Review - The Wider Earth

Review of The Wider Earth at the Natural History Museum theatre

Seen by Penny Francis on Tuesday October 16th at 7.30.

The Natural History Museum has sprouted a proper theatre, well-attended for this its first show, a play about the young Charles Darwin and a voyage which introduced his curious and receptive mind to the incredible variety of creatures existing beyond his native country, of which he had no conception.

The story is worth the telling, especially when staged so impressively by the Dead Puppet Society whose highly praised work I have long wanted to see. The company originates in Australia, but also work a lot in the States. The Wider Earth is a dramatic example of visual theatre, dominated by a revolving set of ingenious versatility depicting mountains, seas, landscapes and even interiors, all backed by a projected panoramic screen reinforcing scenery and action. For me this was the finest feature of the production. David Morton and Aaron Barton were co-designers.

Most of the said action was played by human actors who needed to be athletic (the set was all slopes and angles) and full-voiced, which they were, all seven of them, and are to be congratulated. They had to negotiate not only the tricky set, but the music, which was mostly deafening. It was often portentous and insensitive, overshadowing many aspects of the production.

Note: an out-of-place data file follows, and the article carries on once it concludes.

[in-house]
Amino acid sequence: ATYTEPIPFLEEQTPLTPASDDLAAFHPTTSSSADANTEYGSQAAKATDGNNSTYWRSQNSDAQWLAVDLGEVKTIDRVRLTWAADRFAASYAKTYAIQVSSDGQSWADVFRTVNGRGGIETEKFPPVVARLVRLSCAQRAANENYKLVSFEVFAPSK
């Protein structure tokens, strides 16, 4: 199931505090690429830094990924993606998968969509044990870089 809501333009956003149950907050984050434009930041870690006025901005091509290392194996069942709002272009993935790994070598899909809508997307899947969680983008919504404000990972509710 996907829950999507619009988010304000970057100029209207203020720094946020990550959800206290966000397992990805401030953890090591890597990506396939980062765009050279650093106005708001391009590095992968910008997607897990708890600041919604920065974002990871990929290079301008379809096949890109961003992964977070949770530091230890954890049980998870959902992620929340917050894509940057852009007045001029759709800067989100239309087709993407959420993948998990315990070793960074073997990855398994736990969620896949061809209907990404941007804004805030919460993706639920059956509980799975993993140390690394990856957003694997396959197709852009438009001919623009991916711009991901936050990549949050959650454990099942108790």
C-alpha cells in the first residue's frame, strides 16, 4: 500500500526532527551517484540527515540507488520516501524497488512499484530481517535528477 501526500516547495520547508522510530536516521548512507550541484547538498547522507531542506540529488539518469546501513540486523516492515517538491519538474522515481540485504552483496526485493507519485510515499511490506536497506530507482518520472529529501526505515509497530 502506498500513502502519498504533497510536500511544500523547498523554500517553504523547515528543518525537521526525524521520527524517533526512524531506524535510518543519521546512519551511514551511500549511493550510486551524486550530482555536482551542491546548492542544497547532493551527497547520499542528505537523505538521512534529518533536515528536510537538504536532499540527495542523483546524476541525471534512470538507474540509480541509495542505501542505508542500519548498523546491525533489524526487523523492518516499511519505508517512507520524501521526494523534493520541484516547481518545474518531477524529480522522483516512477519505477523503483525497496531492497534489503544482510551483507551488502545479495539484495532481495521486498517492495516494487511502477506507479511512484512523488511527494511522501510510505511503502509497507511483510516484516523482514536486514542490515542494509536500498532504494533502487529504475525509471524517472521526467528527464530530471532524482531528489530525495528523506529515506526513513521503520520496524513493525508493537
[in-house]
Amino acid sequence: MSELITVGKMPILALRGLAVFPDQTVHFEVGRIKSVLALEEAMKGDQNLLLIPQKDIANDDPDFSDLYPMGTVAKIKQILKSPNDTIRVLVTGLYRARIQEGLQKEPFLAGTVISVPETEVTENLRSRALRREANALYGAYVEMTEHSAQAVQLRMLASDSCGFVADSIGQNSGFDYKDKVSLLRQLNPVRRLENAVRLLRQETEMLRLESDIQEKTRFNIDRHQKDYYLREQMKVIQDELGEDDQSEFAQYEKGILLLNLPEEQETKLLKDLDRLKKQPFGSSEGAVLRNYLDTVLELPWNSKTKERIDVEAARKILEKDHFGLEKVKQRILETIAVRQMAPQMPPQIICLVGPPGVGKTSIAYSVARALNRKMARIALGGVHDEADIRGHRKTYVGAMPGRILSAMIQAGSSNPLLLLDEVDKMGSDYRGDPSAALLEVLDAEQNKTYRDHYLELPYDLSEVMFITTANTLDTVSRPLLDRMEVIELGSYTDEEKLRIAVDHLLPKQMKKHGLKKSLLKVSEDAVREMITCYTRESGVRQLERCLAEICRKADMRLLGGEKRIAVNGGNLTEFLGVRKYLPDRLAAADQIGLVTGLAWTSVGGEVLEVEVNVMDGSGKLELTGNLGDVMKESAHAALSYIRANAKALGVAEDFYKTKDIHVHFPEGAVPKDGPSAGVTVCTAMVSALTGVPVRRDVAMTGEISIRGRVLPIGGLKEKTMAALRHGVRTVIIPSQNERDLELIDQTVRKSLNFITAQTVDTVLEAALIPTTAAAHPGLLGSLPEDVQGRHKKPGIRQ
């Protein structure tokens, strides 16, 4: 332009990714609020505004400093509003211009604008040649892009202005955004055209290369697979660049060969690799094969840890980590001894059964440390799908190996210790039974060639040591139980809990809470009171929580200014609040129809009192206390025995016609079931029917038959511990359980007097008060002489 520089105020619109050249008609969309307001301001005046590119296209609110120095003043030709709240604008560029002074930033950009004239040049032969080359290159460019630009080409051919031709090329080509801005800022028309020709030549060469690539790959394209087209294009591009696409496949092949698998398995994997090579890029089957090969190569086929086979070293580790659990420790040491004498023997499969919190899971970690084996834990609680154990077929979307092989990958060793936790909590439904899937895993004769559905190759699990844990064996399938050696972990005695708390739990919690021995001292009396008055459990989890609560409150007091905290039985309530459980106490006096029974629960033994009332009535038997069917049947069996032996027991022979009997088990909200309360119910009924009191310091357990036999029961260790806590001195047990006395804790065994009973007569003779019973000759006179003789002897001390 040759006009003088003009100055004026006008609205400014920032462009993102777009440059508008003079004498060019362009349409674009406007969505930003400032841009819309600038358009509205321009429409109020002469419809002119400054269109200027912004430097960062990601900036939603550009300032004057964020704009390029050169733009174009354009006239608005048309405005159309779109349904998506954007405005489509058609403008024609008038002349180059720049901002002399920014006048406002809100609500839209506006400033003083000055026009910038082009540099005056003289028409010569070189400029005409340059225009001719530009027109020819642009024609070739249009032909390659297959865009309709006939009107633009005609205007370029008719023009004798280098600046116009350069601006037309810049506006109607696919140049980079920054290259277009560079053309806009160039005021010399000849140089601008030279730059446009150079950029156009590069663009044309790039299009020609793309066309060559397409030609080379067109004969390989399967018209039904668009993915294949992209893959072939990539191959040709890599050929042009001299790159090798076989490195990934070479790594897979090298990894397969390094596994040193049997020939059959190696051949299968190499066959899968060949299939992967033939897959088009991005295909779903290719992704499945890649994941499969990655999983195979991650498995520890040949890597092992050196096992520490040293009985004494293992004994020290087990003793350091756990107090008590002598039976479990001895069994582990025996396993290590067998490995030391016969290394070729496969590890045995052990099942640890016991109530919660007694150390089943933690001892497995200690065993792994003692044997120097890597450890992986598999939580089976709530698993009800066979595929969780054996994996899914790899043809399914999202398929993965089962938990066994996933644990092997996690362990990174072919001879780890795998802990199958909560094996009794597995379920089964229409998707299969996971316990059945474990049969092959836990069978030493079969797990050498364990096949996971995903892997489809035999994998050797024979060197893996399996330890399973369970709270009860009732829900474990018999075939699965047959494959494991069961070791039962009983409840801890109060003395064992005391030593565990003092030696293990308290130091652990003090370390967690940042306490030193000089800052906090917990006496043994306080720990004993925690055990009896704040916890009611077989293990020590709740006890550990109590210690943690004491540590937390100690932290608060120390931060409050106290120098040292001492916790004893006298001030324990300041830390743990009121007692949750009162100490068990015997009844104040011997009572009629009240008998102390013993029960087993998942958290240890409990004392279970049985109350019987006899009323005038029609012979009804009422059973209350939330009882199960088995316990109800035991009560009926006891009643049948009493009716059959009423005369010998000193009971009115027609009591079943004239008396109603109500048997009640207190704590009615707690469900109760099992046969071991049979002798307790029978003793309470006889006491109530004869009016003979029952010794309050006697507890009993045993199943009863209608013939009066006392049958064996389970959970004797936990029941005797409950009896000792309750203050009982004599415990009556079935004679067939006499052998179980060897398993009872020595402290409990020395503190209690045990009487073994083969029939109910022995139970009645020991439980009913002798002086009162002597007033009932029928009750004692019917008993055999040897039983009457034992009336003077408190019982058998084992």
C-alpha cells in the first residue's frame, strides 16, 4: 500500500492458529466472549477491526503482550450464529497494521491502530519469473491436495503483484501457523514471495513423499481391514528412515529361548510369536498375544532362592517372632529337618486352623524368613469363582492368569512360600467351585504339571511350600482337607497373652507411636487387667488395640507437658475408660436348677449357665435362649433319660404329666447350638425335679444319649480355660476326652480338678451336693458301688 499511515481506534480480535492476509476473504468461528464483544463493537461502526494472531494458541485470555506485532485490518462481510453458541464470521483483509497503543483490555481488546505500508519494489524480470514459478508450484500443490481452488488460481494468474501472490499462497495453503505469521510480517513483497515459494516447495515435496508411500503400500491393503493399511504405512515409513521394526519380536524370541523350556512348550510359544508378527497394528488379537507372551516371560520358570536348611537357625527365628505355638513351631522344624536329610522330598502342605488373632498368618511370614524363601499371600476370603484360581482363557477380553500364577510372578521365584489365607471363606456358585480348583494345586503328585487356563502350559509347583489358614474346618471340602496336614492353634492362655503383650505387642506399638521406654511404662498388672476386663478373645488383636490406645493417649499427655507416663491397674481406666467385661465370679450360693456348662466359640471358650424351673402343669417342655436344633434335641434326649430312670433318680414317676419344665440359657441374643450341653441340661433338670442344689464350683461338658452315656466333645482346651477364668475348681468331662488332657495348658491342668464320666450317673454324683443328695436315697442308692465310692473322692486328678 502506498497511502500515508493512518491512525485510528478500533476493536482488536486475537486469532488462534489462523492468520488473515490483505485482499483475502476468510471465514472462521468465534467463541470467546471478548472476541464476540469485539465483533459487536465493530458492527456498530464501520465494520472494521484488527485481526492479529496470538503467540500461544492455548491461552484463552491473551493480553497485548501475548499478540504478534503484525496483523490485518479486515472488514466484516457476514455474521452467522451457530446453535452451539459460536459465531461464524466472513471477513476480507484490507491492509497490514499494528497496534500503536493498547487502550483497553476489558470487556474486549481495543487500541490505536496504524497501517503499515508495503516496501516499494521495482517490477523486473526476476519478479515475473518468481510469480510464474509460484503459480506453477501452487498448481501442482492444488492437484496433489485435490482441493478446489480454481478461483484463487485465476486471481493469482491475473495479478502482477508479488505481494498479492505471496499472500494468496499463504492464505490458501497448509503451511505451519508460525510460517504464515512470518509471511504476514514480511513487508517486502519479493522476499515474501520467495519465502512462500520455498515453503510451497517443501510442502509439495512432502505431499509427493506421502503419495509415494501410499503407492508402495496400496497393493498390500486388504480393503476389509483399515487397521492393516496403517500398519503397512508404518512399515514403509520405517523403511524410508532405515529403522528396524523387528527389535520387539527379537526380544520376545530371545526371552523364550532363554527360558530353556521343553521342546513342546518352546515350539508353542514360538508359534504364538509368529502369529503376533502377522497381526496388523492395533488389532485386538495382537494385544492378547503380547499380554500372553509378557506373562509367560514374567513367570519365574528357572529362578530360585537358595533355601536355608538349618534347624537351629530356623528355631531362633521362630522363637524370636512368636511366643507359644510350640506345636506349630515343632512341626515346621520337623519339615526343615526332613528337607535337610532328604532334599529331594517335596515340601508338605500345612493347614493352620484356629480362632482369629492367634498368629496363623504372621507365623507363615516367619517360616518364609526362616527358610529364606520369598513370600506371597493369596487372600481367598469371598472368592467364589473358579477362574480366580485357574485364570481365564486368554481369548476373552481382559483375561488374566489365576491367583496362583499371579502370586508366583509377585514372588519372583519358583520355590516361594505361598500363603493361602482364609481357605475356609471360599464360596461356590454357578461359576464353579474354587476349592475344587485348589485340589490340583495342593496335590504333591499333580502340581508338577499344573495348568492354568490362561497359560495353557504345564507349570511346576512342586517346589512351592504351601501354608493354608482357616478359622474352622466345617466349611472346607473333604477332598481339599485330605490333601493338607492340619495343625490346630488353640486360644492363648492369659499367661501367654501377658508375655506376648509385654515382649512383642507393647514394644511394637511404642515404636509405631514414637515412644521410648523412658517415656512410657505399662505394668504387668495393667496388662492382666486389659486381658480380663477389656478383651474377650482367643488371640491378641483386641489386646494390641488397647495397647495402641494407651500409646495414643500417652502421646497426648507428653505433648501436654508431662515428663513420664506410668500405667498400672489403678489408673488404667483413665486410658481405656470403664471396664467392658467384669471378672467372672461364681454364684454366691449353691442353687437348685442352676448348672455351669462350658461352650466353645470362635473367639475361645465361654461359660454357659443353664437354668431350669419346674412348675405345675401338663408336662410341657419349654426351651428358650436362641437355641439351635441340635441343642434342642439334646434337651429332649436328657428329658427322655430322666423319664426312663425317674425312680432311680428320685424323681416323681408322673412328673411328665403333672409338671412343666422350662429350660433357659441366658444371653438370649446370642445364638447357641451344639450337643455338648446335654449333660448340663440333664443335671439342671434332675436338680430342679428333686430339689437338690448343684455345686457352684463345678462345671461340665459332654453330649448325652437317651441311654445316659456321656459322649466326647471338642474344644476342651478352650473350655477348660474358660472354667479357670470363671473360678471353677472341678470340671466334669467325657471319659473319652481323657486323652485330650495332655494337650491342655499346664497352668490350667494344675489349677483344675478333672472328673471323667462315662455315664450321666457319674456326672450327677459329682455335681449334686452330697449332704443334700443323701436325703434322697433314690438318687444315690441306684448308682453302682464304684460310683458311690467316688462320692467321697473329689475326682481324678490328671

Puppets were promised as an ingredient of The Wider Earth, and puppets there were or rather wiry, skeletal icons of creatures found by Darwin on his earliest travels, beautifully crafted but hardly animated. They were mostly wafted around on rods or with bare hands, with little attempt at any realistic level of manipulation. For example, in the underwater scenes the creatures moved as quickly as on dry land, with no resistance. This was disappointing, but could easily be put right with good direction.

This is in effect a play based on text and exciting visuals. The excitement resides in the visual unfolding of an unfamiliar tale, and in the scenic design (by David Morton and Aaron Barton, with gorgeous projections on the panoramic screen at the back of the stage by Justin Harrison).

The audience cheered loudly.

Penny Francis London, October 2018

The Wider Earth runs until December 30th.


Director: David Morton Actors: Andrew Bridgmont, Melissa Vaughan, Matt Tait, Marcello Cruz, Ian Houghton, Jack Parry-Jones, Bradley Foster (as young Darwin). Dramaturgs: Sebastian Born (UK) and Louise Gough Sound Design: Tony Brumpton Composers: Lior and Tony Buchen Lighting Design: Lee Curran Puppet design: Dead Puppet Society Photo: Mark Douet


The excitement resides in the visual unfolding of an unfamiliar tale.

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